The website LongRoom hosts a polling page that purports to “remove the bias in the polls,” which mostly has the effect of showing Donald Trump up in the presidential race, though most polls show Hillary Clinton leading him by a single-digit margin. The site just popped up with polls out of nowhere and the site’s “staff” has all the appearance of being fictitious.
Websites with excellent records of forecasting everything from sports to politics like "FiveThirtyEight" polls-only forecast, which consolidates hundreds of polls, show Clinton winning the popular vote 48.9 percent to 41.5 percent if the election was held today. The forecast gives her an 86.3 percent chance of winning the election right now. According to the most recent check-in with LongRoom, Trump is leading Clinton by 0.6 percentage points. The site’s methodology page assures readers that “it is a mathematical certainty, that as the election approaches, all of the polls will begin to match the polls here on LongRoom.”
That's comforting and good to know. But there are questions.
Here's 538's take on all this:
“LongRoom claims to “unbias” the polls using “actual state voter registration data from the Secretary of State or Election Division of each state.” The website contends that almost every public poll is biased in favor of Clinton. Think about what that means: The website is saying that a large number of honest professional pollsters who make their living trying to provide accurate information — and have a good record of doing so — are all deliberately biasing the polls and aren’t correcting for it.
I’d also point out that election offices from different states collect different data. Some states don’t have party registration; other states don’t collect data on a person’s race; some states collect data on neither. There are some companies that try to fill in missing data for each state, though it costs a lot to get that data. Isn’t it more plausible the people who get paid to know what they are doing are right, while some anonymous website on the internet with unclear methodology is wrong?”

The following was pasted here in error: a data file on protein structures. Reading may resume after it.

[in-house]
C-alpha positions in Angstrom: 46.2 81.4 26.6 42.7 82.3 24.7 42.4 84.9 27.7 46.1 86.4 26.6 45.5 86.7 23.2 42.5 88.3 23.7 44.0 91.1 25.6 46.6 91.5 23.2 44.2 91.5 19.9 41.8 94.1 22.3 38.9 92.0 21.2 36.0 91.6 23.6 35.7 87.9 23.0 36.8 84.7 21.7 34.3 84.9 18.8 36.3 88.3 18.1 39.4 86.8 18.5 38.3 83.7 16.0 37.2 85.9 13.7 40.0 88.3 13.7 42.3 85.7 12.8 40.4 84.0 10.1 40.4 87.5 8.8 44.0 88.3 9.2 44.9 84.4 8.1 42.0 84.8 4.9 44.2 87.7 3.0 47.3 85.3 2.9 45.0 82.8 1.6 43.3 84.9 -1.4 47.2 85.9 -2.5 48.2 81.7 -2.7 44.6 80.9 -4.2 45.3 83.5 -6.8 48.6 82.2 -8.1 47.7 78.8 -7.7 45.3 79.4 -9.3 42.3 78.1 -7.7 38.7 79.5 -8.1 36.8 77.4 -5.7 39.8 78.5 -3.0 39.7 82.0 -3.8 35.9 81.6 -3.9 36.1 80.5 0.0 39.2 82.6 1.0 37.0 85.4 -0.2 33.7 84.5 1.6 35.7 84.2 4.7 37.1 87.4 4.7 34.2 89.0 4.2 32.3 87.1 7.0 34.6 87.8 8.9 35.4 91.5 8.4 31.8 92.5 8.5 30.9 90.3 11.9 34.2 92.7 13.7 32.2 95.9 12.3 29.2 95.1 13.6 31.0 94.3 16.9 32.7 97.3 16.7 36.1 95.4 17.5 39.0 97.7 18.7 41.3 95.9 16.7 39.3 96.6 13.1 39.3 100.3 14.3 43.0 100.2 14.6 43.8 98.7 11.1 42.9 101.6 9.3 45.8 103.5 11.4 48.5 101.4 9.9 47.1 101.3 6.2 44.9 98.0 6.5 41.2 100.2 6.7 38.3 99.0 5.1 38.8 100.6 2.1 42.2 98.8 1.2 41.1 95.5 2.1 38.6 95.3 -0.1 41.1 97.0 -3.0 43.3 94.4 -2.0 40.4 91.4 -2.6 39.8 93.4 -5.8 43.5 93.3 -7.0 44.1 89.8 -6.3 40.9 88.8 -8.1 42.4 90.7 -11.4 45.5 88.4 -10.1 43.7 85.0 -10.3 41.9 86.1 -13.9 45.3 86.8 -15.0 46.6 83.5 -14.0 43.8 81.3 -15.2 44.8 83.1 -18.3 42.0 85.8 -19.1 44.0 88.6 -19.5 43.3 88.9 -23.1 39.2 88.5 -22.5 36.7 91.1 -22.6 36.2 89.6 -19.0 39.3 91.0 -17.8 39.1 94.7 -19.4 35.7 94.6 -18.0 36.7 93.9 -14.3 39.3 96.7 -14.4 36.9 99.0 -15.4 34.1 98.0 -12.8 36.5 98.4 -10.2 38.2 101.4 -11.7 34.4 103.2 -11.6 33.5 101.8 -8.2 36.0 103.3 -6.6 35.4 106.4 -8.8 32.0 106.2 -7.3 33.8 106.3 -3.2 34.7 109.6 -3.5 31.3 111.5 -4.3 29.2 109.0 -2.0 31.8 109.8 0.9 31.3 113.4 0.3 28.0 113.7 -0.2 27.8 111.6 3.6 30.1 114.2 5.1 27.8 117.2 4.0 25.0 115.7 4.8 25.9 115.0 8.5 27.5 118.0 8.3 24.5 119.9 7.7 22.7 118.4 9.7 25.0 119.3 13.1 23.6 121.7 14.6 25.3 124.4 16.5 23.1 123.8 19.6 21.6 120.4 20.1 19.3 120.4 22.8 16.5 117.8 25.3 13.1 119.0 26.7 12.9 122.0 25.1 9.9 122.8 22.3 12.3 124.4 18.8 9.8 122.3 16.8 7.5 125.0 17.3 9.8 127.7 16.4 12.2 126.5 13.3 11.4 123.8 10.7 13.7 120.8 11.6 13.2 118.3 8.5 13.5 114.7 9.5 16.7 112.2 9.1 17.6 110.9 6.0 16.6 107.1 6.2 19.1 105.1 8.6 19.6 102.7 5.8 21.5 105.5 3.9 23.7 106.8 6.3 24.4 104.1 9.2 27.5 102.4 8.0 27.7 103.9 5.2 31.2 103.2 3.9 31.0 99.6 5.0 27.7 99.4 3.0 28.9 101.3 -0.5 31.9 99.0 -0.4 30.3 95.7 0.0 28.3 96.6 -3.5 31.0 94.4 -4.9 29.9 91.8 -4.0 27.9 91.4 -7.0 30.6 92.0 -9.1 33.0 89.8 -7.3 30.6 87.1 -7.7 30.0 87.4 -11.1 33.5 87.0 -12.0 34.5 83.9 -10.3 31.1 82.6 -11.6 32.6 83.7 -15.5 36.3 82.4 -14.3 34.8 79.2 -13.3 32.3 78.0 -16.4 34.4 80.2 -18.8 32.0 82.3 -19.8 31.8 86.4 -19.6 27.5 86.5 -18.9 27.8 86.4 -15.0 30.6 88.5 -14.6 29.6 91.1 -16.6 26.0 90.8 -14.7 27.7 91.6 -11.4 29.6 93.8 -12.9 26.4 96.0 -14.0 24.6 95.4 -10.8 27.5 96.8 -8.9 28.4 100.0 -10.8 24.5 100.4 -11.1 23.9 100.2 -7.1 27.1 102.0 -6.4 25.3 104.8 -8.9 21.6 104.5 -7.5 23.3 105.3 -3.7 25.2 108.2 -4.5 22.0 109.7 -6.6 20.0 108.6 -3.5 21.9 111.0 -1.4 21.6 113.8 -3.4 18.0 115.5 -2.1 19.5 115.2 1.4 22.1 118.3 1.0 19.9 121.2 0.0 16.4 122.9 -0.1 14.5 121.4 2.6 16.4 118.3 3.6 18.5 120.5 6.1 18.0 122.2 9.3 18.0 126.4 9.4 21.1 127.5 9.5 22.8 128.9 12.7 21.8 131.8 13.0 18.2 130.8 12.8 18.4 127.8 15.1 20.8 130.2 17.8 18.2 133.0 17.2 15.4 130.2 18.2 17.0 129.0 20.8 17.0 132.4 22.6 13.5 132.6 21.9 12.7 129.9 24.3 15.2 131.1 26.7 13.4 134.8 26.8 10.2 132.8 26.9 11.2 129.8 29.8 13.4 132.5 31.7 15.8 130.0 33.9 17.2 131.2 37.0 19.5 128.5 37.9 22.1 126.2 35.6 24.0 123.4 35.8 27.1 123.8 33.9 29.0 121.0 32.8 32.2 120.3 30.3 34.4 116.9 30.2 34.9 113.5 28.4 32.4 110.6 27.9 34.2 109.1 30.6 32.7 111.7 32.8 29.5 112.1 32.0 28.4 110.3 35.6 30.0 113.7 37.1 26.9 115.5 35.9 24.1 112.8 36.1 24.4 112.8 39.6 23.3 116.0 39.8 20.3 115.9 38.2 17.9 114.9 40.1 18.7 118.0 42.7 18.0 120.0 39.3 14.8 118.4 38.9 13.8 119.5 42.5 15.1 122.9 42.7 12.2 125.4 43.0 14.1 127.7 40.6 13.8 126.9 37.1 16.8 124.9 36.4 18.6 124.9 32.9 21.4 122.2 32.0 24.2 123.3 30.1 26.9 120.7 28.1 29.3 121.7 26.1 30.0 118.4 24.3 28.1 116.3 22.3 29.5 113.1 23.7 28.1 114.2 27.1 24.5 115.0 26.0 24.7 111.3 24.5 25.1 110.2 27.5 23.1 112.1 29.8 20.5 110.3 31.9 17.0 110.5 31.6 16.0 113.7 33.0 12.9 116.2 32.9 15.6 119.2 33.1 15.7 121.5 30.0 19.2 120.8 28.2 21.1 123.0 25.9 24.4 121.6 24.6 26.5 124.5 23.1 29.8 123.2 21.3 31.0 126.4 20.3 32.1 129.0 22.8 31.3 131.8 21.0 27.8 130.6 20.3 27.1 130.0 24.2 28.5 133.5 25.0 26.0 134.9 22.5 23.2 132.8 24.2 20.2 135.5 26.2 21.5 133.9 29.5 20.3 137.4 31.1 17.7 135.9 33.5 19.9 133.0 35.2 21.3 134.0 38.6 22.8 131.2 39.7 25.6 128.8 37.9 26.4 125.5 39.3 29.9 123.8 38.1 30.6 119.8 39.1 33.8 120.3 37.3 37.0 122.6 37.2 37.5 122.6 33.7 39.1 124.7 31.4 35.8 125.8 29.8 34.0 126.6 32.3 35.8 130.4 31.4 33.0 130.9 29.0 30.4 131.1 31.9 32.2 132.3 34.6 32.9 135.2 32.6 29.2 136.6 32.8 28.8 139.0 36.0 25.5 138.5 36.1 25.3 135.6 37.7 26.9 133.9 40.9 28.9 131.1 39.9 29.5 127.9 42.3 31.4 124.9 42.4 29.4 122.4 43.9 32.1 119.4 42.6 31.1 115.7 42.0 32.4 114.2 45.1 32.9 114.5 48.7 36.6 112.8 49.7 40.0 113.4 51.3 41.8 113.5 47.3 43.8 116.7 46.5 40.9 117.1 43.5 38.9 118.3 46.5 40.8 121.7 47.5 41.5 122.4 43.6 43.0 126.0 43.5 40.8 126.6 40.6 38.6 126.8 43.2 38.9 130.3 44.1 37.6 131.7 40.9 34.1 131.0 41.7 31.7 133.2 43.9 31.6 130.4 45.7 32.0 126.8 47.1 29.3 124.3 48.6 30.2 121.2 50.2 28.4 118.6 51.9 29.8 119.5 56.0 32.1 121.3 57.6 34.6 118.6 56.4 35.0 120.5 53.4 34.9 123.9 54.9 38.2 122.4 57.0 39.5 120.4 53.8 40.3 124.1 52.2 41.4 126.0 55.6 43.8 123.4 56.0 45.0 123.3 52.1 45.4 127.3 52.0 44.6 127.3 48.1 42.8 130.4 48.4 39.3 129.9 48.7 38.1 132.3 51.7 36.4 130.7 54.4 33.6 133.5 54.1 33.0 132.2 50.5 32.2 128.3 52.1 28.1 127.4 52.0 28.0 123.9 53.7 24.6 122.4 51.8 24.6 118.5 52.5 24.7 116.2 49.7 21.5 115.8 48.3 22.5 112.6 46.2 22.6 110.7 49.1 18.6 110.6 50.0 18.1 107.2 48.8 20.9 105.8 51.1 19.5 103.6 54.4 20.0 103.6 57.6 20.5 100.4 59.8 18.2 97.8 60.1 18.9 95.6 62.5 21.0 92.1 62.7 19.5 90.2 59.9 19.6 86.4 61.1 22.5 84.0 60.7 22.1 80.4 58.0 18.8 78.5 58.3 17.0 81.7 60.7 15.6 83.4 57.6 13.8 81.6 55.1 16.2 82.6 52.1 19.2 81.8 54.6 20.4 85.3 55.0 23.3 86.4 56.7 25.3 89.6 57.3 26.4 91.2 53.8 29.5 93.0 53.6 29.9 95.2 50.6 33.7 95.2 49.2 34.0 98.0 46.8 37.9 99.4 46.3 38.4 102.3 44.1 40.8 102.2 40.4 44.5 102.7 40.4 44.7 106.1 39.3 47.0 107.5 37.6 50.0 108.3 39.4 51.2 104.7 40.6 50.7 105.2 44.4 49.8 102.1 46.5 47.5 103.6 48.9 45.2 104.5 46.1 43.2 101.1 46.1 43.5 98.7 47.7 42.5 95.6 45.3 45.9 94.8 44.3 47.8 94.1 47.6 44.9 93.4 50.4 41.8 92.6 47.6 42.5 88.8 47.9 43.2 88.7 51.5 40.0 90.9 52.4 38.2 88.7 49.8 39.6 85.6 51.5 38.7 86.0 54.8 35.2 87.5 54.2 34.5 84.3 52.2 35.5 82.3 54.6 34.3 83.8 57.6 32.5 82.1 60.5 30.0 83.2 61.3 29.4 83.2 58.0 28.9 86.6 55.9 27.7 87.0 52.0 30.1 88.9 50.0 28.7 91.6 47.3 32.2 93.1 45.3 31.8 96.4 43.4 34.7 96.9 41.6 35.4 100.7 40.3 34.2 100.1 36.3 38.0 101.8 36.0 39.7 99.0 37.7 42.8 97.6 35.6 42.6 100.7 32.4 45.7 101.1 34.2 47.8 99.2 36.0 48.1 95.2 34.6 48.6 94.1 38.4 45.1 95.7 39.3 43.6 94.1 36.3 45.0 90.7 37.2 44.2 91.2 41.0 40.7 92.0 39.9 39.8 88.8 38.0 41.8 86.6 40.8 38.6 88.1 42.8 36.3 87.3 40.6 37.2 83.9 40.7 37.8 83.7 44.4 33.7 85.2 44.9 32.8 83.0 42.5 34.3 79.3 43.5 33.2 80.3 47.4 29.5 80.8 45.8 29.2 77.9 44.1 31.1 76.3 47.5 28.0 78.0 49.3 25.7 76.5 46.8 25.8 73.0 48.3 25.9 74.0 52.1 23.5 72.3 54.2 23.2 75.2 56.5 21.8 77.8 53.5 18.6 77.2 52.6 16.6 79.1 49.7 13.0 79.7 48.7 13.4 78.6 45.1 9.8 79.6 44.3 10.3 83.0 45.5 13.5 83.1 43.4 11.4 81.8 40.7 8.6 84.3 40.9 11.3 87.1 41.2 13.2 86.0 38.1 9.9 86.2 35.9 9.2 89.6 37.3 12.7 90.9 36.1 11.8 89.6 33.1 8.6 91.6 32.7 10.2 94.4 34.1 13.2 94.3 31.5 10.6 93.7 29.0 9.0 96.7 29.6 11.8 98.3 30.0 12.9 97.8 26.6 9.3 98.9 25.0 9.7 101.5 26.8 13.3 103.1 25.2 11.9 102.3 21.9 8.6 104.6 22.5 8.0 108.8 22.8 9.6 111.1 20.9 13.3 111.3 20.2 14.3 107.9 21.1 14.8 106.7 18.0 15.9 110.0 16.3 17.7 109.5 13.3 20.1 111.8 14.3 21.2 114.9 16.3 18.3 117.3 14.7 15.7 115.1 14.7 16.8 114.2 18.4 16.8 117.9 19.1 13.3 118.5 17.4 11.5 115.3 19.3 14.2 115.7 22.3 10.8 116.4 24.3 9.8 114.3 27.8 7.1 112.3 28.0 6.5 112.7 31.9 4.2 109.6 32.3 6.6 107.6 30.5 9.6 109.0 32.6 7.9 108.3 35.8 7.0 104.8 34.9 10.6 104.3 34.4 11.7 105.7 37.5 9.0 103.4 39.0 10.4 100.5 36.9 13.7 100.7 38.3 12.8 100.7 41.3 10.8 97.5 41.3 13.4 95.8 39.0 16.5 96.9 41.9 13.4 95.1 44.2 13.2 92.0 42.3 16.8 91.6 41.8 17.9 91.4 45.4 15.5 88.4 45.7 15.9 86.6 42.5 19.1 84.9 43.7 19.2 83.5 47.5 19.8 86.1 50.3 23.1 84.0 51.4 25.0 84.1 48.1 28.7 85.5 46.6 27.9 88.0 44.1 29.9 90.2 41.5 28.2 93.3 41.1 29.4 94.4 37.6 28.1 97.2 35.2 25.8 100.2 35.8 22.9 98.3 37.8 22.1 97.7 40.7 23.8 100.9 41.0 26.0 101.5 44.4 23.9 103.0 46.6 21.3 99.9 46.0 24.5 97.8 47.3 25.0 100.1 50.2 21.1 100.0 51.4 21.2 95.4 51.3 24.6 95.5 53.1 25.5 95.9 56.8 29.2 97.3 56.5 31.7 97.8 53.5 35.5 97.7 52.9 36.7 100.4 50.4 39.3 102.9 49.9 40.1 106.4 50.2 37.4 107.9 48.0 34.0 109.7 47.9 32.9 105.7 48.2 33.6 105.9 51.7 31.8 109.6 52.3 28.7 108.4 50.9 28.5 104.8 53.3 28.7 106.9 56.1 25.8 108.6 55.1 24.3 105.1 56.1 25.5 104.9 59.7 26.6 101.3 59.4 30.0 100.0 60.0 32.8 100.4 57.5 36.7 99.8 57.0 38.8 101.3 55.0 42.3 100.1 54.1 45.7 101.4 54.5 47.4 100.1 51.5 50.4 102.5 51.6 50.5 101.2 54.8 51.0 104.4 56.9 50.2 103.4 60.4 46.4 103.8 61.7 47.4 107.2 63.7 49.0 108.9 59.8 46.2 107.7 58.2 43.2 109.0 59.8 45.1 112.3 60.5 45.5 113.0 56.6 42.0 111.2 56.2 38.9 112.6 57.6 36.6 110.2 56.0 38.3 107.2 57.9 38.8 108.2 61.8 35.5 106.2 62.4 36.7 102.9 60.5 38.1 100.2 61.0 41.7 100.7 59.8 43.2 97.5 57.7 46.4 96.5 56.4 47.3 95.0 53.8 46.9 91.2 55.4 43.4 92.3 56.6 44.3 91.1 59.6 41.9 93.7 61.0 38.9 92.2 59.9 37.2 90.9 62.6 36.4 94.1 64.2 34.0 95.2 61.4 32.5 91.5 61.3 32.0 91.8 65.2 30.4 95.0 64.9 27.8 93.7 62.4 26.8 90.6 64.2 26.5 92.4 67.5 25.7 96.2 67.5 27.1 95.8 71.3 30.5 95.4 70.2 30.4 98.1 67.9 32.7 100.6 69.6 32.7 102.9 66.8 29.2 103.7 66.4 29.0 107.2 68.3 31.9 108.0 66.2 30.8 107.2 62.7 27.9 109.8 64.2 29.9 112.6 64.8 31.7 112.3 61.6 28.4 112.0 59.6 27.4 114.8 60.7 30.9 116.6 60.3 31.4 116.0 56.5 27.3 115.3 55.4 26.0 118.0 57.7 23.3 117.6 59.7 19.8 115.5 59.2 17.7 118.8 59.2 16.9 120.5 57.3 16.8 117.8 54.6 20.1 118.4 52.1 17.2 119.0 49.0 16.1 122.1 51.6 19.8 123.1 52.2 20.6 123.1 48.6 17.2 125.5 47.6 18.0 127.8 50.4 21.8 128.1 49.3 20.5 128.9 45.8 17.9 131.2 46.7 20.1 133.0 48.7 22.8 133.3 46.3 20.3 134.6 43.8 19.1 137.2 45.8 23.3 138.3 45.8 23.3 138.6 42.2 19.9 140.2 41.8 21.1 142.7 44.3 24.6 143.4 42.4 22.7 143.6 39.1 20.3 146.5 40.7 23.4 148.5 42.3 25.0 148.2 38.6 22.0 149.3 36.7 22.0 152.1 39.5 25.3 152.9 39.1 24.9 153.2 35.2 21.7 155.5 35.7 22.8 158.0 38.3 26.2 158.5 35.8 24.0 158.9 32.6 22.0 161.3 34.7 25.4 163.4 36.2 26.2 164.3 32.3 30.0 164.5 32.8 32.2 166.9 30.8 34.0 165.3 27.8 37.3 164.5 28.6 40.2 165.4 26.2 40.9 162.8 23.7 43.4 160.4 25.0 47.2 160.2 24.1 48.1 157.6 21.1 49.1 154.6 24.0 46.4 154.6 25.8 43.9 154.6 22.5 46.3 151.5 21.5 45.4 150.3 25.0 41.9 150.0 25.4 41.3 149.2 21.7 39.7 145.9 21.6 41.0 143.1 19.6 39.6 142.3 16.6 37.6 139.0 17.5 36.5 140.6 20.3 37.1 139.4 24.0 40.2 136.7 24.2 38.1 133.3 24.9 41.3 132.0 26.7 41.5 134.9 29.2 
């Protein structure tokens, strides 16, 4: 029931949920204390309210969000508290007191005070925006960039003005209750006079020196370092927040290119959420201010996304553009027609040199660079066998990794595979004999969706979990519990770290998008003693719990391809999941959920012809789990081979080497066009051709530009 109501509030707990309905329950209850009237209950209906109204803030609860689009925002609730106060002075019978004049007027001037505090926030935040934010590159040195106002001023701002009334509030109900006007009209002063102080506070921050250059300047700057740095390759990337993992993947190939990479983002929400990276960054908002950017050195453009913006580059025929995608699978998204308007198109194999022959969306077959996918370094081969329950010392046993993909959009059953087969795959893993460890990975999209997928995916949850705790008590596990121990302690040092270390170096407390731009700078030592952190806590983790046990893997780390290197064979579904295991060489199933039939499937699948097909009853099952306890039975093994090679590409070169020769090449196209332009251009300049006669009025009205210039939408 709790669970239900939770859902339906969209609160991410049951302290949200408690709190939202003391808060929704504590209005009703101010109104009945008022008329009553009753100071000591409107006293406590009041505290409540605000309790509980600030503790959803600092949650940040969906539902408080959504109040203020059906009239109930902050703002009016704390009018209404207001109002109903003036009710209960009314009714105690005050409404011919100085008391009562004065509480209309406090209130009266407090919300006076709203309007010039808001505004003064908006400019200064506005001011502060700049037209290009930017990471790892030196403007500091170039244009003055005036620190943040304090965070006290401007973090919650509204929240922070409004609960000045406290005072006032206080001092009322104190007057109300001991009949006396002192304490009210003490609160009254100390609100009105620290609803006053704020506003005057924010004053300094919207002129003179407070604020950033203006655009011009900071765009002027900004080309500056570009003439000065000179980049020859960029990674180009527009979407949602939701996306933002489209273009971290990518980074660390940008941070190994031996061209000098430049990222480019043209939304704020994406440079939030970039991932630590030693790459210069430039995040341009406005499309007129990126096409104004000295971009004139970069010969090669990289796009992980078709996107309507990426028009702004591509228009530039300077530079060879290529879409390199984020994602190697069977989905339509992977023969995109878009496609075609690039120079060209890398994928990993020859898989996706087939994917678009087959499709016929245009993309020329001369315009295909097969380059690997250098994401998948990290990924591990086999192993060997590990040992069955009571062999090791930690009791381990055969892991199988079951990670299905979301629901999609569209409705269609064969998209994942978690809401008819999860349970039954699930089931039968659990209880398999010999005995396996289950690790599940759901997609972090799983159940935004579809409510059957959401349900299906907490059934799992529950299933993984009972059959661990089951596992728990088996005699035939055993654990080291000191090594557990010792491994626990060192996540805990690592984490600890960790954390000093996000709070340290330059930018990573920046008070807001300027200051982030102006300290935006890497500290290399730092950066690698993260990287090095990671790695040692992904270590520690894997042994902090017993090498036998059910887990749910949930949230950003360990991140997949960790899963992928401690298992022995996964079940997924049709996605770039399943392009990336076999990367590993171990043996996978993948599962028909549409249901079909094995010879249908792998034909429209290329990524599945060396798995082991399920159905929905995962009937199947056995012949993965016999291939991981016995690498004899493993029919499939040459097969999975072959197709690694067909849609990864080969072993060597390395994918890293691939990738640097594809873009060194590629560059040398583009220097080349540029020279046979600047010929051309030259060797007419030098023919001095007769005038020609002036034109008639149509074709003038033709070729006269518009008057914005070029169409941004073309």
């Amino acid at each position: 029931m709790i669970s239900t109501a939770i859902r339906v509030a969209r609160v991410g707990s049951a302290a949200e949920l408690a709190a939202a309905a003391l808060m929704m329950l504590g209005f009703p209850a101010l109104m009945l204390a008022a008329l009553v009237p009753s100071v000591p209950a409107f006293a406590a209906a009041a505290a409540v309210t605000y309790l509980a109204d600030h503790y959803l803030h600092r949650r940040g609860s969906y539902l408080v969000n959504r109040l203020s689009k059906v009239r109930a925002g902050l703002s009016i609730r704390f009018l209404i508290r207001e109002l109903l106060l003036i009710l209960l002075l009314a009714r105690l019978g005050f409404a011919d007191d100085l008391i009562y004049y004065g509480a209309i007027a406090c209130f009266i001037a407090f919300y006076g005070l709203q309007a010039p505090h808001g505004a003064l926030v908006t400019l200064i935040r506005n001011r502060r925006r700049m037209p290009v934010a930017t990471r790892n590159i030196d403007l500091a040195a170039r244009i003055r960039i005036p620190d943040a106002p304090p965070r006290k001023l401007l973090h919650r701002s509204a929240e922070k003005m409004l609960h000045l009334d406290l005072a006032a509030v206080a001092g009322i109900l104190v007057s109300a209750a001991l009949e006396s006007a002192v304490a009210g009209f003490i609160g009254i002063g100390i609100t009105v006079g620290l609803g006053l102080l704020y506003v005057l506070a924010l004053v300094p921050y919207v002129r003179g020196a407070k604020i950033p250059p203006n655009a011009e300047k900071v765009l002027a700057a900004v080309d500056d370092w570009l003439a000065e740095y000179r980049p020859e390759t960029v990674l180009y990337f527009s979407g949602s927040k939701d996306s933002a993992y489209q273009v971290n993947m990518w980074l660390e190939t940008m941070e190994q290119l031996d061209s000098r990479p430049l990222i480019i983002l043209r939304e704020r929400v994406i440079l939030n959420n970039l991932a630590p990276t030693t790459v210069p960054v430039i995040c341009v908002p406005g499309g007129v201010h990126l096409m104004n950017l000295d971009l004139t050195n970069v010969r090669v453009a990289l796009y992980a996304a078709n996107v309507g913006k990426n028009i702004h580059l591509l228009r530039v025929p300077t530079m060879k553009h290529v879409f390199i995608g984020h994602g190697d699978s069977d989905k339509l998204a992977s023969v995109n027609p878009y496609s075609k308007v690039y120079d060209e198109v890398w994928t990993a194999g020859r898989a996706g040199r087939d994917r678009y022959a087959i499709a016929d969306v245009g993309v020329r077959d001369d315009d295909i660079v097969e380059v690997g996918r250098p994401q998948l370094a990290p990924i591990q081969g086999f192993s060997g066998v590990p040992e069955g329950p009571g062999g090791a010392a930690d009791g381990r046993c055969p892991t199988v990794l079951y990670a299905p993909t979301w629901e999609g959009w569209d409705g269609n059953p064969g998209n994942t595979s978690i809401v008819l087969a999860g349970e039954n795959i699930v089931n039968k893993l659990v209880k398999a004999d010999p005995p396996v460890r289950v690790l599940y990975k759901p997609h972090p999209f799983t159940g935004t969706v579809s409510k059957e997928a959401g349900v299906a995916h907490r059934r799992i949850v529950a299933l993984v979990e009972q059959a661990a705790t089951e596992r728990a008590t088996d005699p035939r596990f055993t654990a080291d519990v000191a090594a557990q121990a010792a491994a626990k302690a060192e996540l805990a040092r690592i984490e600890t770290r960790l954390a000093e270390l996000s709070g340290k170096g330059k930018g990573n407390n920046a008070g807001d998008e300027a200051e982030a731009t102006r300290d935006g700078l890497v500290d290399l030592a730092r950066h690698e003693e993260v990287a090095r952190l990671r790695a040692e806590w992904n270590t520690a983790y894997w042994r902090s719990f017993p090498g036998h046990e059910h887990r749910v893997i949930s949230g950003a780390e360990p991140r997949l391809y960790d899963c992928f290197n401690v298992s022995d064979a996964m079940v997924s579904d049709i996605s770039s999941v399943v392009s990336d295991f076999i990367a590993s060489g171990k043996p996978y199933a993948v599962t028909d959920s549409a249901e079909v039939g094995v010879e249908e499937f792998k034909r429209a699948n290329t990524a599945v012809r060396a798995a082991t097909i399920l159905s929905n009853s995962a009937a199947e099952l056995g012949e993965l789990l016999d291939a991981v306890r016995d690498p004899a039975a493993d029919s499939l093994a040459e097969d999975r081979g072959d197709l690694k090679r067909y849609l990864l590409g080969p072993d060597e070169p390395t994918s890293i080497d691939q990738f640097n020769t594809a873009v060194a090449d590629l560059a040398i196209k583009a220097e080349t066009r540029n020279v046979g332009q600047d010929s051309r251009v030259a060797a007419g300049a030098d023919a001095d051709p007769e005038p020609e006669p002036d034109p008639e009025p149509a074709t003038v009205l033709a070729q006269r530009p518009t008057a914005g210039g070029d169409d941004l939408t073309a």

In 2012, Dean Chambers did much the same thing, “unskewing” the polls that correctly showed Mitt Romney losing, only to admit after the election that he’d been misguided in his efforts — Chambers’s name was out in the press and to his credit, he publicly took stock of his mistakes after the fact. But LongRoom and whoever runs it has gone out of its way to obfuscate its identity. The site has an “about us” page which lists four people associated with the site, but they each seem to be without any semblance of an online paper trail, an odd thing in the age of the internet.
“Michael Ellis,” the man listed as LongRoom’s managing editor, is described in only the vaguest of terms as “an Internet Executive with over 23 years of experience, including general management of mid to large sized publications. He has been involved with internet community management his entire career.” The three other staff members have similarly indistinct bios, and rather than photographed headshots, the staff is depicted in sketches. None of the staff appears to have Twitter accounts, let alone follow the @LongRoomNews account. Searches for the staff on other social networking sites did not lead anywhere and there is no listed point of contact for any of the LongRoom staff members anywhere on the site. FiveThirtyEight reached out to the site’s only point of contact for comment — a support email address — and did not hear back. A public records search for LongRoom yielded no results for the business.
But an analysis of the site’s IP address showed that in April 2015, LongRoom switched its registration to a domain that for a fee, allows registrants to keep their names private — Domains By Proxy, LLC. The last name associated with the website, as recently as January 2015, is Fred Waid, who listed the site’s associated organization as “American Separatist” based out of New Mexico.My first thought when I saw the site a couple of days ago was that it was a college project, like one used as research for a dissertation. Now I'm not so sure.